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Best knots for undoing after being pulled really tight

Discussion in 'General Discussion' started by Canyonero, Oct 22, 2018.

  1. Canyonero

    Canyonero

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    Hypothetical situation. You have to pull a rope with a jeep because it is a really tough pull. But you first had to join two ropes together to reach the jeep. What knot do you use to tie the ropes together and how do you attach the rope to the jeep if you want to be able to undo the knots quickly and efficiently?
    Last edited: Oct 22, 2018
  2. Sonny Lawrence

    Sonny Lawrence

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    Sheet bend and high strength tie off.
  3. Canyonero

    Canyonero

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  4. Canyonero

    Canyonero

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    Never mind, that doesn't look like it gets weighted.
    hank moon likes this.
  5. Canyon Monkey

    Canyon Monkey Useful Idiot

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    Zeppelin Bend
    locro, Kuenn and Bootboy like this.
  6. Canyonero

    Canyonero

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  7. hank moon

    hank moon kinetically bulbous

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    I wondered the same. Have used that rig for many years w/o the overhand and w/o issue.
  8. Bootboy

    Bootboy Atwood Gear

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    +1 for the Zeppelin bend
  9. ratagonia

    ratagonia

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    Fisherpersoned Square Knot for the Bend; Bunny Ears Figure 8 for attaching to the jeep.

    Make sure you use the end of the rope in each case, so if you have to cut it off, you won't lose much.

    Tom
    Last edited: Oct 22, 2018
  10. Canyonero

    Canyonero

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    The bunny ears 8 doesn't tighten up like a regular eight? Sure looks like it would.

    And I can't seem to find a photo of a fisherman'd Square Knot. Can you describe? Is it a square knot with the tails fishermanned?
  11. ratagonia

    ratagonia

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    I think the Bunny Ears tightens up half of what a regular Fig 8 on a bight would. I have used it to tow someone out of the sand... I don't remember whether I was able to untie it.

    Yes, here is a picture.

    Fisherpersons square knot bend.
  12. Sonny Lawrence

    Sonny Lawrence

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    It is just a way to secure the end. Any way could work. Once I saw a SAR instructor simply lay the tail of the rope over the loaded side, no connection at all. If there are enough wraps to prevent the rope from sliding around the anchor, there is no force on the tail.
  13. Canyonero

    Canyonero

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    Half is more than I'm interested in! I think I'll go with the tensionless hitch/high strength tie off for that application.

    The square fisherman looks like it could be hard to untie. I mean, it's basically just a square knot. Everything I'm reading on it says it is easier to untie than many knots, but I'm skeptical it would be a better choice than the Zeppelin or even the Sheet Bend. Is there anyway to quantify this other than, you know, tightening down a bunch of knots and timing how long it takes to undo them? Has anyone done that?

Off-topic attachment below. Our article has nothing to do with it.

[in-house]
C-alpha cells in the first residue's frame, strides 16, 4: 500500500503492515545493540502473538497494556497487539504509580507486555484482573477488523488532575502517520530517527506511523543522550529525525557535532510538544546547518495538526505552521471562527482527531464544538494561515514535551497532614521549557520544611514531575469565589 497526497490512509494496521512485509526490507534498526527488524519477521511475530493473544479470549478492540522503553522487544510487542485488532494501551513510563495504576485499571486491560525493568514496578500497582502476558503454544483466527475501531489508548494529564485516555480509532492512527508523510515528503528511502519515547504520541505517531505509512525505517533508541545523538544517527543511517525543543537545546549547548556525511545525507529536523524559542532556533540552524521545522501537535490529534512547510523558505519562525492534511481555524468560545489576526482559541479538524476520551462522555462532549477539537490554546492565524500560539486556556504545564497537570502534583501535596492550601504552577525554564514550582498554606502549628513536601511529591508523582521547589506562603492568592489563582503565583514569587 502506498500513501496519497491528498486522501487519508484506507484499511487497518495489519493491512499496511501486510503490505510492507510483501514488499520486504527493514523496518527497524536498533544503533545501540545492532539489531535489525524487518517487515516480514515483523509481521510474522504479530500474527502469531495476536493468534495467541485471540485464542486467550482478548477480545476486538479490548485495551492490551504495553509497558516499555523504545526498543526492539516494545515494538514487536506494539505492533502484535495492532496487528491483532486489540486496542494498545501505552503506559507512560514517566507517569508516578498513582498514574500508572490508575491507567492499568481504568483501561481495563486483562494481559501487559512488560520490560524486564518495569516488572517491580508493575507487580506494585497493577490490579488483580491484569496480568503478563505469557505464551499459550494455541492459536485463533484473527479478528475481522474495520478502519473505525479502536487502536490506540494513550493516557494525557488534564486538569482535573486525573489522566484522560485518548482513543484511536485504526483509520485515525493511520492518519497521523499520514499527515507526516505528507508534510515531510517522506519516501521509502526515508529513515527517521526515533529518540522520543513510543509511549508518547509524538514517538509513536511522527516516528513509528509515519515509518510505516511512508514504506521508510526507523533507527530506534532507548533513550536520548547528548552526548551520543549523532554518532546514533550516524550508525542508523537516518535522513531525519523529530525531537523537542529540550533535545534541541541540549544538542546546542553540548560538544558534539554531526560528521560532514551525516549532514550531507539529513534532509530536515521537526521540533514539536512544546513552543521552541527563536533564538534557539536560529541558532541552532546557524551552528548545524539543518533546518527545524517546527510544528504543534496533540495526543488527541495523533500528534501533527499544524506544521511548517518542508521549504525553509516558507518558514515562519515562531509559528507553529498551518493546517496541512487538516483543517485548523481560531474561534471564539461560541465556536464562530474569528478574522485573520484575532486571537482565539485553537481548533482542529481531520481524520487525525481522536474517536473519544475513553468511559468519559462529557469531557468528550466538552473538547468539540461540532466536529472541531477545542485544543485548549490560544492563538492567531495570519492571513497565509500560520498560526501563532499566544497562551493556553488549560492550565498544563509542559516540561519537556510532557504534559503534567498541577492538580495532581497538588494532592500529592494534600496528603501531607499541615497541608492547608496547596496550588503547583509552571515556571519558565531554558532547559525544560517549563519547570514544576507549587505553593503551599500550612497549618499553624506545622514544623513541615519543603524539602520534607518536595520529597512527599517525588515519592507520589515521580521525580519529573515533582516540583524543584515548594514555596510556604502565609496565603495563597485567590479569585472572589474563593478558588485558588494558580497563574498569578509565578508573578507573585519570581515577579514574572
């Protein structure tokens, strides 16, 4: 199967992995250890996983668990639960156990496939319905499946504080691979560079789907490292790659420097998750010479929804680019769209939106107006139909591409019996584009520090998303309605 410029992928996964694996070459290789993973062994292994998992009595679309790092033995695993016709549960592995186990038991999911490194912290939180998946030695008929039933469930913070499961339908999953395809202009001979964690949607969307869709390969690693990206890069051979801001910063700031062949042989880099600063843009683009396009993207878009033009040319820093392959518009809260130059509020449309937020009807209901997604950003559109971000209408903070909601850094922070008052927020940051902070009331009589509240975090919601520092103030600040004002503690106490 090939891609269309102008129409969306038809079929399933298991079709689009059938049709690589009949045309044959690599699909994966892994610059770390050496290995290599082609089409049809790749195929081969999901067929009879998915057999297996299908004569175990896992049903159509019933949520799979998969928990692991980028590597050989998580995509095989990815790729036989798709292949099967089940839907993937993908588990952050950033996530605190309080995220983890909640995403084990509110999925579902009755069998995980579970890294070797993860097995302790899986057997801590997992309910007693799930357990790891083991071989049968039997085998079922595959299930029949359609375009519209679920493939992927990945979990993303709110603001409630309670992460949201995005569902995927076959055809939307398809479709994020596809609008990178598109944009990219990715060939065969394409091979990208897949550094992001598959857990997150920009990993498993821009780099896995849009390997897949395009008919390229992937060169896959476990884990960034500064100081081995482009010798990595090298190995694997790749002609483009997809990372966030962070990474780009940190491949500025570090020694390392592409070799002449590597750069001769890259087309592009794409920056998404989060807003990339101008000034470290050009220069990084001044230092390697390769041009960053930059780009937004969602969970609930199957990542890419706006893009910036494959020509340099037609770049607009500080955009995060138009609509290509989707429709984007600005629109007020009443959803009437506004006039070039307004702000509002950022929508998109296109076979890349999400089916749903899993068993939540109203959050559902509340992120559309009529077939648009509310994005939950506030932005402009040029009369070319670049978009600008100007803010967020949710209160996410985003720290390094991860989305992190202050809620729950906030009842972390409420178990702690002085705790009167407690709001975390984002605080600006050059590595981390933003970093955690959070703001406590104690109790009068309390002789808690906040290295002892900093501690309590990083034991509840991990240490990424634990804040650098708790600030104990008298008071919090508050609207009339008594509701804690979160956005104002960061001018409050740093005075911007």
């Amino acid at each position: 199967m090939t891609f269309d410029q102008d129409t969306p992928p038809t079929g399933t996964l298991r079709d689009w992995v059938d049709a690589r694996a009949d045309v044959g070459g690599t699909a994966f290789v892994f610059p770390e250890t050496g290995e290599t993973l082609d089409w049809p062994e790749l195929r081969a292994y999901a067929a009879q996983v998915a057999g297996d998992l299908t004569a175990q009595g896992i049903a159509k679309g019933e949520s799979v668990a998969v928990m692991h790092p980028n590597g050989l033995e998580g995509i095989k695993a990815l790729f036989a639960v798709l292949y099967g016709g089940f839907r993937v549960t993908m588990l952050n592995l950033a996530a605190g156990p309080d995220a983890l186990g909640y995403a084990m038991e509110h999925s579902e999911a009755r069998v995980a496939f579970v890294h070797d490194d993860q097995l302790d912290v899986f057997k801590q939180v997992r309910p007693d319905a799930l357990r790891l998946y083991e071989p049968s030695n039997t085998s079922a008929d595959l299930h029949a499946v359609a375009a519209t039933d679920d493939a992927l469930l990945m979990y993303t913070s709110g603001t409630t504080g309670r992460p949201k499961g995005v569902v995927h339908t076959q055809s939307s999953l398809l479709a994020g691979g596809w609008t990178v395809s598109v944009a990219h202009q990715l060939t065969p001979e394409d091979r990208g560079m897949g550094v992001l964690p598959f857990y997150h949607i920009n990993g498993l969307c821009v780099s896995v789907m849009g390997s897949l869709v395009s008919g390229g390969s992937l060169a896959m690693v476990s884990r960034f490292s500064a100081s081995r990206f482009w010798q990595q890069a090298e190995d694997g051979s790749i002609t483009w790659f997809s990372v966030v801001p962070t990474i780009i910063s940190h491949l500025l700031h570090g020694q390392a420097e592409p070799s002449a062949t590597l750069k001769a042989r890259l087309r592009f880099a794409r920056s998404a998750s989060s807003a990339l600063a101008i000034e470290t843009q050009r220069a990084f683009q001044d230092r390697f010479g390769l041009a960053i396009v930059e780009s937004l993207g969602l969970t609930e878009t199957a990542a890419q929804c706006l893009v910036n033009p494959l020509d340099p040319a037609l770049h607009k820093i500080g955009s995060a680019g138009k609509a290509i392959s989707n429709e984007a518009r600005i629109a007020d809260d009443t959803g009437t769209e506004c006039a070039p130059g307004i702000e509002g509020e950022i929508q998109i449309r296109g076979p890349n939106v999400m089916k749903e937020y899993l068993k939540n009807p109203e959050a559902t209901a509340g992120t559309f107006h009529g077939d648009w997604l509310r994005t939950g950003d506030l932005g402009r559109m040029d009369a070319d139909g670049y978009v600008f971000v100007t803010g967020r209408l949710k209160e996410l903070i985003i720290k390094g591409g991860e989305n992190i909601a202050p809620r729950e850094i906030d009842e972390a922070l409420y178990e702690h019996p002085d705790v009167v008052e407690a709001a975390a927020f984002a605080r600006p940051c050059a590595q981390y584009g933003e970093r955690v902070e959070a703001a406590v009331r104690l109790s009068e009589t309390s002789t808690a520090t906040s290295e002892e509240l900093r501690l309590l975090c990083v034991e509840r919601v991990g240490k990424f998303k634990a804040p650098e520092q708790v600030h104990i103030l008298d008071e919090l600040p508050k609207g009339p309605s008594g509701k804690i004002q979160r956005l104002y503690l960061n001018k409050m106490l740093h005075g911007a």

14. ratagonia

    ratagonia

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    You will be happy to learn that this avenue of investigation is unexplored. Master's Thesis?

    t
  15. Canyonero

    Canyonero

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    The last thing I need is another degree. Maybe a project for an old rope.
  16. hank moon

    hank moon kinetically bulbous

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    Casual front yard experiment with sheet bend, zeppelin bend and square knot. Rope: retired Bluewater Canyon Pro (super stiff).

    Test method: 8" of slack in joined rope; car parked on 5° slope. Put car in neutral, car rolls backward, knots tighten.

    Results: Square knot by far hardest to untie, then sheet bend, then zeppelin. Note: only a slight difference between the latter two. Side note: the two bowlines, loaded multiple times, were the easiest to untie.

    PA255029.JPG

    PA255030.JPG
  17. Canyonero

    Canyonero

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    Thanks for doing that. Where do I send your Master's degree?

    But it gives me the question, "Well what about joining the ropes with two bowline loops then if that's easier to untie than a Zeppelin?"
  18. CRNPRES

    CRNPRES

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    I second Bowline!
  19. hank moon

    hank moon kinetically bulbous

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    Why knot? But...maybe the easiest would be toggling with a suitable lug wrench?

    Now that's a stuck rope! :)
  20. Scott Patterson

    Scott Patterson

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    What about using a sliding friction knot such as the Klemheist? In theory you could use it to tie two ropes together and it should be easier to untie (or so it seems) than other knots after being weighted.
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